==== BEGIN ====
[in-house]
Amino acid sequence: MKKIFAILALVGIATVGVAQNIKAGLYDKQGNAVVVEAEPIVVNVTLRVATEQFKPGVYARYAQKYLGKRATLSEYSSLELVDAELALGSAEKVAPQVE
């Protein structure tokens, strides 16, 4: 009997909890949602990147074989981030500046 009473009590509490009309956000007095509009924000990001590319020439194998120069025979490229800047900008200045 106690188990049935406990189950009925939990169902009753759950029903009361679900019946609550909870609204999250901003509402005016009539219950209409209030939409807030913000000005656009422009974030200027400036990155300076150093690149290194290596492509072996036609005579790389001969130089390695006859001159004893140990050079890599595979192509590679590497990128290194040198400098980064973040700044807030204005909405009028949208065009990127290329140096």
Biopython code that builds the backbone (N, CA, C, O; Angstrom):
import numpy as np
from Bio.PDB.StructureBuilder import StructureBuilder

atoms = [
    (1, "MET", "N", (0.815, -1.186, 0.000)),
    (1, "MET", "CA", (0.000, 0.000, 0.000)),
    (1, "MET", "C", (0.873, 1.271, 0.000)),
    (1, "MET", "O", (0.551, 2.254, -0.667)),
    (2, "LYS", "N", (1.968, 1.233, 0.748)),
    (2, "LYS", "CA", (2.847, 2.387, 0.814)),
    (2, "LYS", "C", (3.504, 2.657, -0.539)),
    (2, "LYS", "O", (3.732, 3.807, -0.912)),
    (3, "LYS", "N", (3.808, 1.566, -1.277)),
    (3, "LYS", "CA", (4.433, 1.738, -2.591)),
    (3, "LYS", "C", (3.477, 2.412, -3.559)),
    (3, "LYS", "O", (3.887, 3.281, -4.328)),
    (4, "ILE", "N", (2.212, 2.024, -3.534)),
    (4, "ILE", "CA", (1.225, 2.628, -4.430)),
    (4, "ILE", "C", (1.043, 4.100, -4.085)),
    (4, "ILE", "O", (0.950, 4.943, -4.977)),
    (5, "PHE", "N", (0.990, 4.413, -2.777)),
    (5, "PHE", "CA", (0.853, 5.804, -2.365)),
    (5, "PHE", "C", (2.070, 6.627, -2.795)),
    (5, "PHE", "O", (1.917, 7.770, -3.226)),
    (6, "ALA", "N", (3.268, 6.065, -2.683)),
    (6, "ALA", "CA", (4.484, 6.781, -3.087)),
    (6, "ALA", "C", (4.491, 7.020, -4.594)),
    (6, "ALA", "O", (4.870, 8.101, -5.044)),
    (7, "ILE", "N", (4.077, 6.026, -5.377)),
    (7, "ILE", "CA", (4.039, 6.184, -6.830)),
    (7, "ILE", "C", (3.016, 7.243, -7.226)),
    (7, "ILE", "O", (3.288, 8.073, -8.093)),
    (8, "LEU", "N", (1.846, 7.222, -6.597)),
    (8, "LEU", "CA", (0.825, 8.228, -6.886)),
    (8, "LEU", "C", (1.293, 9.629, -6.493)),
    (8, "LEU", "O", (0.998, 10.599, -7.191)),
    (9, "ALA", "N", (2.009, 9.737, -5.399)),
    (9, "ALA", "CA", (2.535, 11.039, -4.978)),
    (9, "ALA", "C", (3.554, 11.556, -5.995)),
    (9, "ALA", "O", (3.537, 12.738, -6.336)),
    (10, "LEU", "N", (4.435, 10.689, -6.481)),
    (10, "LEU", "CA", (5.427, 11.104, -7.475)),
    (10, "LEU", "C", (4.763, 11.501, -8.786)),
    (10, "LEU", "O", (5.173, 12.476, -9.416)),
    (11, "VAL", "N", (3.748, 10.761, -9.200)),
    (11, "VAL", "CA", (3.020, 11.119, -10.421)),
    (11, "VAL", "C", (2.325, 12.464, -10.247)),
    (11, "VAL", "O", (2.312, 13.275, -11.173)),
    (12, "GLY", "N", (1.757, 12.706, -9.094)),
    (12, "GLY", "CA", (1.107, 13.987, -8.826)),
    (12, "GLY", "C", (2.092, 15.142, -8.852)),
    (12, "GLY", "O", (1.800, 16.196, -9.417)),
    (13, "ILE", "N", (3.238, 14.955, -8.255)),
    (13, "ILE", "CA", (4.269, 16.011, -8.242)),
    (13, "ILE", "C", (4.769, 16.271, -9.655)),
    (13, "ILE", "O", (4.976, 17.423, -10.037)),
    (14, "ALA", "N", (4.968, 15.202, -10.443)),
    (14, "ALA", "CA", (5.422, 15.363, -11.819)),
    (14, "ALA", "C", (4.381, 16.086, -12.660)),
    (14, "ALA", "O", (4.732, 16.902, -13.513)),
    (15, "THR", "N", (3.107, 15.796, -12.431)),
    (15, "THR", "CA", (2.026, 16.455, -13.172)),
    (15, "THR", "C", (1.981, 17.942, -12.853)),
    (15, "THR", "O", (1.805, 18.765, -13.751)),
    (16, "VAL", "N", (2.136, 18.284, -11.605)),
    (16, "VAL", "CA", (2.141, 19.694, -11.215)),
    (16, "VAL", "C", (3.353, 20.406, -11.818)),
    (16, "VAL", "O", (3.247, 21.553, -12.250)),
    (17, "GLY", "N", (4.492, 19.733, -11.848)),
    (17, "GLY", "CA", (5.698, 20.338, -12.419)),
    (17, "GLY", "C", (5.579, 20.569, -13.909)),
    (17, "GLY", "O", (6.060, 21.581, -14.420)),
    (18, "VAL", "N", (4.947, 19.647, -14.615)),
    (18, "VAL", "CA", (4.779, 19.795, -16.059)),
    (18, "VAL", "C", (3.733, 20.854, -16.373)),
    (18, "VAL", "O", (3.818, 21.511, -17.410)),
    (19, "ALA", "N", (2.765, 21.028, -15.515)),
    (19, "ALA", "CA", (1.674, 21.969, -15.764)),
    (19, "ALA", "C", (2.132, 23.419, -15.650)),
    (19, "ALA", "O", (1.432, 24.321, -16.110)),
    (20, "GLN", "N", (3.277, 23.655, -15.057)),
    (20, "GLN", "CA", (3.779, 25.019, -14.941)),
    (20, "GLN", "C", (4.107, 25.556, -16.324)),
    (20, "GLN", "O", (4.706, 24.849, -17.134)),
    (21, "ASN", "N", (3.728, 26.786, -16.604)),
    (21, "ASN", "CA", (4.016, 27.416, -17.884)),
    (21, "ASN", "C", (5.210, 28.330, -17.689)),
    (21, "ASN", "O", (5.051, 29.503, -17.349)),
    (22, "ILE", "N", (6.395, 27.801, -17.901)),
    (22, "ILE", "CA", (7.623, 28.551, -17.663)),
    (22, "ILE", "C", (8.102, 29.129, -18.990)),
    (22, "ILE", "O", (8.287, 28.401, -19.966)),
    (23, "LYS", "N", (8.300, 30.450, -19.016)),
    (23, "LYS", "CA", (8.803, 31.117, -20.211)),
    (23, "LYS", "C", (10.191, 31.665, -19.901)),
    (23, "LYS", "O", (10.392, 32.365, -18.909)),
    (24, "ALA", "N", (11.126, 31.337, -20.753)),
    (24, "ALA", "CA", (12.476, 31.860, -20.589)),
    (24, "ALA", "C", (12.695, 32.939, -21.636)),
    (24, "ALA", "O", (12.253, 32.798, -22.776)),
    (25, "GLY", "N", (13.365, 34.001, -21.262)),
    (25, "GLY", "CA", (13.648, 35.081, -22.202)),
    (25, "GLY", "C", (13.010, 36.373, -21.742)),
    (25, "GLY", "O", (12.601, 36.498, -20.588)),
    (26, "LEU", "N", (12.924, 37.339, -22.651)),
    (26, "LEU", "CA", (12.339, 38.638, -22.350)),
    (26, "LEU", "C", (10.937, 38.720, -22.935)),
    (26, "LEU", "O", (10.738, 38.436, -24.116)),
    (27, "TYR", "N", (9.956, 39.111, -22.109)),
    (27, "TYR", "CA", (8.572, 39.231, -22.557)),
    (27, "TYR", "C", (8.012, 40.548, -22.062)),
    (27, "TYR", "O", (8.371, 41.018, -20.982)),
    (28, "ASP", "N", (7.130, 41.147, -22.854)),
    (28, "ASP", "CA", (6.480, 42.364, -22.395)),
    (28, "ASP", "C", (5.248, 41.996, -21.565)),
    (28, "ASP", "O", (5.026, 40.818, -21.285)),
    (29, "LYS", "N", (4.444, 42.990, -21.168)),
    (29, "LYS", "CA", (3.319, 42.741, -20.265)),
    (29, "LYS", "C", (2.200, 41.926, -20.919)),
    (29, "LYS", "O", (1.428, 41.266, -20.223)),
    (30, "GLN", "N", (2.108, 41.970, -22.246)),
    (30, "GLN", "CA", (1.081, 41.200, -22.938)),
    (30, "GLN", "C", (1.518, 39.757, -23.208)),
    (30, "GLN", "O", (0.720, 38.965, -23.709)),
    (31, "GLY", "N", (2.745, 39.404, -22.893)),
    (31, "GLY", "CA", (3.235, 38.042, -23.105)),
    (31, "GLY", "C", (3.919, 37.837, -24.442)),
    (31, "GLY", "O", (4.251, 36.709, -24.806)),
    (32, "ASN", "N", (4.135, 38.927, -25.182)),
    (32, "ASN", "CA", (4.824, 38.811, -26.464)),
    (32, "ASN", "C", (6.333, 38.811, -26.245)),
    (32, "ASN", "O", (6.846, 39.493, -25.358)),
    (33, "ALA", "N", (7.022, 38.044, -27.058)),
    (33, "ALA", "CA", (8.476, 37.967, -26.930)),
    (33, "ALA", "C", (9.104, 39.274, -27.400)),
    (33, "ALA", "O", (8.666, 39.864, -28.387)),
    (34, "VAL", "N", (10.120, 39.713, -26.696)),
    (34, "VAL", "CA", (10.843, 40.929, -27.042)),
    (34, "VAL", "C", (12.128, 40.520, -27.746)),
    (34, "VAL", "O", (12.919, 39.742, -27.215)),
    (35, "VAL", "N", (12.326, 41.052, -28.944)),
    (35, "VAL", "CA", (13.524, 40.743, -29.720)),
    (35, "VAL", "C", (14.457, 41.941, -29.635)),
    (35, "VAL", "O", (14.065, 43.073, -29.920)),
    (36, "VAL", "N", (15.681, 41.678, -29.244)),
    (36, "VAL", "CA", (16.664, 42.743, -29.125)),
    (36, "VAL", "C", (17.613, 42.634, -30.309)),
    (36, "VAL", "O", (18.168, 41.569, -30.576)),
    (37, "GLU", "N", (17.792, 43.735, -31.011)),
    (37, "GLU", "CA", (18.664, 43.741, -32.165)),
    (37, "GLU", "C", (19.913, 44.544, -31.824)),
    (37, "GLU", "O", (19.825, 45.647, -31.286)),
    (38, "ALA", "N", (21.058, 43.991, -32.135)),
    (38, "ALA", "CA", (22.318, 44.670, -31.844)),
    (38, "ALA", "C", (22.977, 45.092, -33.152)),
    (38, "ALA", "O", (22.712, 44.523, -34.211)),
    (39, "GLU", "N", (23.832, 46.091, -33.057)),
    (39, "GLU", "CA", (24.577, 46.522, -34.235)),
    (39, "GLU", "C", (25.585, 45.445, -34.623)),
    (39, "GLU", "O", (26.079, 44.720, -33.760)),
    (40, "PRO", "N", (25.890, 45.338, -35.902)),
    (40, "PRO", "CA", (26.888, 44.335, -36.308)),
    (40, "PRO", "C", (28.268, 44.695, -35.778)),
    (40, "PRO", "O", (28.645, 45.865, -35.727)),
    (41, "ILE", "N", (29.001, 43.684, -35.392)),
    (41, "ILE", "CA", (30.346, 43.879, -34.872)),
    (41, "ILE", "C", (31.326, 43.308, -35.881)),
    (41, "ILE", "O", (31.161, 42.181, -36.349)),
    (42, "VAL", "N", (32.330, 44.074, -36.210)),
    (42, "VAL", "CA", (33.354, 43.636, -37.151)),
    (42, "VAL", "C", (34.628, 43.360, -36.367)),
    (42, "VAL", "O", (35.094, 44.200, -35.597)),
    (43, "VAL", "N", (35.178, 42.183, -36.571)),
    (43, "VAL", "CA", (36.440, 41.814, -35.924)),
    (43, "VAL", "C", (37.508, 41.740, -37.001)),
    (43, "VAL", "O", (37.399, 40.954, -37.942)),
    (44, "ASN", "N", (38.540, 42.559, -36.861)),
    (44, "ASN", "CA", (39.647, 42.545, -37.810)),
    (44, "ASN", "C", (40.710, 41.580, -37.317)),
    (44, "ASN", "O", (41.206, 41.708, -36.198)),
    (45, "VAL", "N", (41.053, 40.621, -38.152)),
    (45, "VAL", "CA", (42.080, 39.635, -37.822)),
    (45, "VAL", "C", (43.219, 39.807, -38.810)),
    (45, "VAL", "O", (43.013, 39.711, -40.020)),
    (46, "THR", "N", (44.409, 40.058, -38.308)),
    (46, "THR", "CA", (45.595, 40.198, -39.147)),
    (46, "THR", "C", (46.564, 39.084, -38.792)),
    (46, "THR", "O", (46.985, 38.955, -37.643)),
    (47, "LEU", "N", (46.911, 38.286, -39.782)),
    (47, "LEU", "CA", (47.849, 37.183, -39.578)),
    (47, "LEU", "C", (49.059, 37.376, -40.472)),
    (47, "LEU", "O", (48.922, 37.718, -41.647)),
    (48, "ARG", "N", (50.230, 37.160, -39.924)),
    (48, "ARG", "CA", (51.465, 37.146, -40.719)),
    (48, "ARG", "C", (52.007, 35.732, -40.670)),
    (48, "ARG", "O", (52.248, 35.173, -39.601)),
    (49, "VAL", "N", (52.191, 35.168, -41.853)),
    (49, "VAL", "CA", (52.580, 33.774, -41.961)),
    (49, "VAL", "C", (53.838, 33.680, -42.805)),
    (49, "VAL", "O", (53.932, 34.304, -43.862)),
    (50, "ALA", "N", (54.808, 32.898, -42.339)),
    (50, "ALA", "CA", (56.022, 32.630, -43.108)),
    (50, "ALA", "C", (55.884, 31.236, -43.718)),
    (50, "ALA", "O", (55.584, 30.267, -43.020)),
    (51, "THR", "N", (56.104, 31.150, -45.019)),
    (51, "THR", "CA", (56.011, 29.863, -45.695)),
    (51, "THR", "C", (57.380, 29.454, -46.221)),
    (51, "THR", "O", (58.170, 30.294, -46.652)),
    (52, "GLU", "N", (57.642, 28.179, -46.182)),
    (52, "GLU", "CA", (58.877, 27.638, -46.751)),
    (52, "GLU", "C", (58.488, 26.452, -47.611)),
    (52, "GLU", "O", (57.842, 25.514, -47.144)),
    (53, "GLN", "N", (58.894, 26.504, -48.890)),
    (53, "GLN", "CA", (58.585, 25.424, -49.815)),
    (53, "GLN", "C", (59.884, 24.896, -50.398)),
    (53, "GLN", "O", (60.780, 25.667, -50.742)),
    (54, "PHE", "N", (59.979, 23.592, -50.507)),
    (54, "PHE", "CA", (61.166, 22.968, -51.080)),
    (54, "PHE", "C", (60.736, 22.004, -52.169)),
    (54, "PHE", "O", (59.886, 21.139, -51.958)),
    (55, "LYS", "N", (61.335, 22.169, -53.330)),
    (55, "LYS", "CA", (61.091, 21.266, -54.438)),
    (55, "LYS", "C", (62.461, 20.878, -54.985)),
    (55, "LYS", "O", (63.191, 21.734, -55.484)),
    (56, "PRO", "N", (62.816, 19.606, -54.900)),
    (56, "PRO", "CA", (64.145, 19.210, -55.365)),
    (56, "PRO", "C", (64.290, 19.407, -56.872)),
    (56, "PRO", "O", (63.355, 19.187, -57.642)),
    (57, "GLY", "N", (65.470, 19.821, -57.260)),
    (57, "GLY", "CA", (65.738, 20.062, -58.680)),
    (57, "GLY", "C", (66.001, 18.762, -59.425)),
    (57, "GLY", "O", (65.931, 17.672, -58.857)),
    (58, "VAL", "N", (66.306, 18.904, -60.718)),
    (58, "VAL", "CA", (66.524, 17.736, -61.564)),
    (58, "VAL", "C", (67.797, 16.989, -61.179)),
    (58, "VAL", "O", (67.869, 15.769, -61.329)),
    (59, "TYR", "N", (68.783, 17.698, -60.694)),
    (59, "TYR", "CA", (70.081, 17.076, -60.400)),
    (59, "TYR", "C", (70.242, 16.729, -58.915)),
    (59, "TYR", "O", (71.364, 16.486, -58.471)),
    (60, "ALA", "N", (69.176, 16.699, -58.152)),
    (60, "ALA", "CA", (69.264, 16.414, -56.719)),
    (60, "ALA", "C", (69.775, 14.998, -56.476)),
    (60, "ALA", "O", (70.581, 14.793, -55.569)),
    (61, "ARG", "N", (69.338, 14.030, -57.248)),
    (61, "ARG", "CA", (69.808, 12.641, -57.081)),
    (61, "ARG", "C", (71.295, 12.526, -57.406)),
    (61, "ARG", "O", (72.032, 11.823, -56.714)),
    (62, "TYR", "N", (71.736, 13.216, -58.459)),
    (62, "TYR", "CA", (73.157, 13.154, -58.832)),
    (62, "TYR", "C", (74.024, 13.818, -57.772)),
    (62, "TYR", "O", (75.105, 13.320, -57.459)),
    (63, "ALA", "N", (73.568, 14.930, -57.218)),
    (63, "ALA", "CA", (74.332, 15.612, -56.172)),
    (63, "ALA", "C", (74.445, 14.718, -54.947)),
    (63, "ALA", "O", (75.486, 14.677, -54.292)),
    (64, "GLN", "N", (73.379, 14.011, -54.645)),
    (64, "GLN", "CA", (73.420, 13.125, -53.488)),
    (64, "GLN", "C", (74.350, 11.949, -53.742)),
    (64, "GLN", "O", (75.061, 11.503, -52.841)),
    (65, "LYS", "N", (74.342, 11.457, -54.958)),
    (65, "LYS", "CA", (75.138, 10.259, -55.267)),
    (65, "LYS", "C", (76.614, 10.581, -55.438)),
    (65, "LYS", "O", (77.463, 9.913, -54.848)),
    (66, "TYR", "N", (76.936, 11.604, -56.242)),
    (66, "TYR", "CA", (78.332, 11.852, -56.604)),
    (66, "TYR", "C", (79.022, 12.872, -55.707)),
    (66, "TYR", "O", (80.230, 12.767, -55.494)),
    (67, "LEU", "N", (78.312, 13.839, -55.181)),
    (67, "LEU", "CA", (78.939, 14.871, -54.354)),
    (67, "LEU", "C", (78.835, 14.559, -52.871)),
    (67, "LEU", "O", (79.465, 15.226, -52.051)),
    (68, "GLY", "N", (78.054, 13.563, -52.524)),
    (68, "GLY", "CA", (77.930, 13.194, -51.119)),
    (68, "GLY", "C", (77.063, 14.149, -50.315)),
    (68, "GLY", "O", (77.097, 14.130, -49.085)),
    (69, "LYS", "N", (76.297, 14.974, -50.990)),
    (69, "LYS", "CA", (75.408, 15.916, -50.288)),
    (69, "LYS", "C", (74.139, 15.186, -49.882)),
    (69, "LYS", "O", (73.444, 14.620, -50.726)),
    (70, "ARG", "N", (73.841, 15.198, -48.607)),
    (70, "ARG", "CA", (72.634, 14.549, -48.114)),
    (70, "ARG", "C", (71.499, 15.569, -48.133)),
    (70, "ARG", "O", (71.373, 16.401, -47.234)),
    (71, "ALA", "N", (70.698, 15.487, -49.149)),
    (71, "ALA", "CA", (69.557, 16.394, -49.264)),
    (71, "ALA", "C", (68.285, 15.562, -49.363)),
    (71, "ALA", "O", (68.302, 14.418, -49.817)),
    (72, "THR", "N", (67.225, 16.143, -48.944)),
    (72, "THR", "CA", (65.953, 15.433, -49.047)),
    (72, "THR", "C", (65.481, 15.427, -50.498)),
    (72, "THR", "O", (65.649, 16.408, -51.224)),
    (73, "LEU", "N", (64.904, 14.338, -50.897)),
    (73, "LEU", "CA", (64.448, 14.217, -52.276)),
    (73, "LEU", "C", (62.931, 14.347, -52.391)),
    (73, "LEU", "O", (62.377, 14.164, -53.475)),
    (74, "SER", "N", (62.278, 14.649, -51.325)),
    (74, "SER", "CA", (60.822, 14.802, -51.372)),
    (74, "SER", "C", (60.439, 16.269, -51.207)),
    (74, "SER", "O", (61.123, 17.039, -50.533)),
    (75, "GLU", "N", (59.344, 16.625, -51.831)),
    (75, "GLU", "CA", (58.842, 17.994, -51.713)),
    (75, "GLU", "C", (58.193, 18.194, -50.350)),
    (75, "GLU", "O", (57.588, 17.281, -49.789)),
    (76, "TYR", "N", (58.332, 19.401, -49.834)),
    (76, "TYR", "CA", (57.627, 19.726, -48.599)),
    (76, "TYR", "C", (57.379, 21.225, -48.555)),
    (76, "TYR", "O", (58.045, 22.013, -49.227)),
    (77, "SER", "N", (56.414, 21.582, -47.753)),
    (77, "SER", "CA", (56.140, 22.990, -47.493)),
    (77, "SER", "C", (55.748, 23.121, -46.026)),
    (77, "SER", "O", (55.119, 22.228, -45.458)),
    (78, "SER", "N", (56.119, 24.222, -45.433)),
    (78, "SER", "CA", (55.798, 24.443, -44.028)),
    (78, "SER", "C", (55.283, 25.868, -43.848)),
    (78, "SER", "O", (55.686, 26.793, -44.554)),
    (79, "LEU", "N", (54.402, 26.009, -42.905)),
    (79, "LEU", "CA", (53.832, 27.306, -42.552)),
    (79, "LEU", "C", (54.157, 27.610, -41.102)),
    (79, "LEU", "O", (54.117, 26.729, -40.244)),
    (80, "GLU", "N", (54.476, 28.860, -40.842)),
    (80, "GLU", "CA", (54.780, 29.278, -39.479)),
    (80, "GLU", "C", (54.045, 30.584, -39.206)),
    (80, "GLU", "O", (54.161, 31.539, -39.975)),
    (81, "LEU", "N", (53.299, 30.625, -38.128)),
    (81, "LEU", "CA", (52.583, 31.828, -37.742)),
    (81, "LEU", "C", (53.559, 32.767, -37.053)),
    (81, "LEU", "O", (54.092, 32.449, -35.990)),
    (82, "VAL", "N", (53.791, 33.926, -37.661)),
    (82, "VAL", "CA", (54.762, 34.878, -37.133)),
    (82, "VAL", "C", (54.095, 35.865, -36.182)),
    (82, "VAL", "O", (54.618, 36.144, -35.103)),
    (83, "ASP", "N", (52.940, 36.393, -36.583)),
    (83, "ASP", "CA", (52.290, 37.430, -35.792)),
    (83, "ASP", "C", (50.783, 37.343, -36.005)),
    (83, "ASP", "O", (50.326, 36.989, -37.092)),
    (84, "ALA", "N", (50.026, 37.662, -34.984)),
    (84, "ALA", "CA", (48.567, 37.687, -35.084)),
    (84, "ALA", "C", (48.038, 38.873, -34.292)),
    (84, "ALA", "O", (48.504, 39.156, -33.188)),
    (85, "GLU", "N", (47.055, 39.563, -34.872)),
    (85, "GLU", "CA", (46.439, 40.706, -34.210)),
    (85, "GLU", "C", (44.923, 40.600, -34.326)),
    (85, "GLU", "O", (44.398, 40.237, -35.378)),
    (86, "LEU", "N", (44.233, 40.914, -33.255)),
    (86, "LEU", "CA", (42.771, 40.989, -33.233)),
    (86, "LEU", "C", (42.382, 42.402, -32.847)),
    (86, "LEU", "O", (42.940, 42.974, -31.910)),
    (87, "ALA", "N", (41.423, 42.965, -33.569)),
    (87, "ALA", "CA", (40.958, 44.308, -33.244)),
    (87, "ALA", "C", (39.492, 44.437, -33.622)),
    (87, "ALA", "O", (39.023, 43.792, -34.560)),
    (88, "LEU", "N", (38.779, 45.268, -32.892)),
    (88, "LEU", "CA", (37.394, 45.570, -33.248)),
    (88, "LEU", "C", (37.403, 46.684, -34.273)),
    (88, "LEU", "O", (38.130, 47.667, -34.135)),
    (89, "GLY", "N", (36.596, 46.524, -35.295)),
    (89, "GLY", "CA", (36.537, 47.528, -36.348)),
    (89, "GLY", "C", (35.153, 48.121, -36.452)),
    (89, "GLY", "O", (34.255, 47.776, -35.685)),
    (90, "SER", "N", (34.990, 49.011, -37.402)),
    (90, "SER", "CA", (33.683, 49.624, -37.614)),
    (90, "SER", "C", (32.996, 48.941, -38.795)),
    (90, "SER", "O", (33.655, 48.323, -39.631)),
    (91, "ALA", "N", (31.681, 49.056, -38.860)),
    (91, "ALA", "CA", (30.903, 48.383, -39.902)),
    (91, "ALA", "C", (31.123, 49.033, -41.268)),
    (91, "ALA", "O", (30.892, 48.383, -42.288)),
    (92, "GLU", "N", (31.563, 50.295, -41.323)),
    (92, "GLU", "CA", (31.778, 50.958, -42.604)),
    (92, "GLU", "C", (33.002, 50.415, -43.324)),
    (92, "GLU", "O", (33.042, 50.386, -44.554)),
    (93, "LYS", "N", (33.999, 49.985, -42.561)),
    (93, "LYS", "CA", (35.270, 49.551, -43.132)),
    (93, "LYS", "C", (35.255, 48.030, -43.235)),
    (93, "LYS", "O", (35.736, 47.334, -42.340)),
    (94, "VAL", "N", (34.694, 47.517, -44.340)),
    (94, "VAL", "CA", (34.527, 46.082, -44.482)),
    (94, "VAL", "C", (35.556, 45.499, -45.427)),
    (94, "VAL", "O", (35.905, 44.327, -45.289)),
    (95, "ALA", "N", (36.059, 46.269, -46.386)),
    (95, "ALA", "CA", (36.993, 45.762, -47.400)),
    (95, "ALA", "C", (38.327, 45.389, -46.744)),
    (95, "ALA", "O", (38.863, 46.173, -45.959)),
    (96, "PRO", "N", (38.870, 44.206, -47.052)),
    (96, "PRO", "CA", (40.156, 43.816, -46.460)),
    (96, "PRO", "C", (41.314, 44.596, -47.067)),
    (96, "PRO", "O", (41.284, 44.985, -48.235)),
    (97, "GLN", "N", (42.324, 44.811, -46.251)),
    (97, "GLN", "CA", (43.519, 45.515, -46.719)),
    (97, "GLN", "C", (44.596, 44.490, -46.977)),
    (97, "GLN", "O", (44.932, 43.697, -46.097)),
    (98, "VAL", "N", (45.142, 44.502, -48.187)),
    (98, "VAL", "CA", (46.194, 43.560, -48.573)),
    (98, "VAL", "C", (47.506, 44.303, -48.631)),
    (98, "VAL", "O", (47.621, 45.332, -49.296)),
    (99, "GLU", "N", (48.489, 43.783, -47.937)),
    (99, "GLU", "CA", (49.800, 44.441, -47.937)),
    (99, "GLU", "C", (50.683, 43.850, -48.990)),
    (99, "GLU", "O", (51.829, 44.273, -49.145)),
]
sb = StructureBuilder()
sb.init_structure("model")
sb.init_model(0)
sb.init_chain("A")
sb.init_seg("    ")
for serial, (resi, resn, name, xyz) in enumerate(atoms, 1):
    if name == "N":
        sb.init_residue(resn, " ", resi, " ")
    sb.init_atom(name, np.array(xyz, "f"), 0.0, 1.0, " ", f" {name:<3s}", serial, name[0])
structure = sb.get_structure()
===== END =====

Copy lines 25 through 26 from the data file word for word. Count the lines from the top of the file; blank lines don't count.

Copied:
    (5, "PHE", "CA", (0.853, 5.804, -2.365)),
    (5, "PHE", "C", (2.070, 6.627, -2.795)),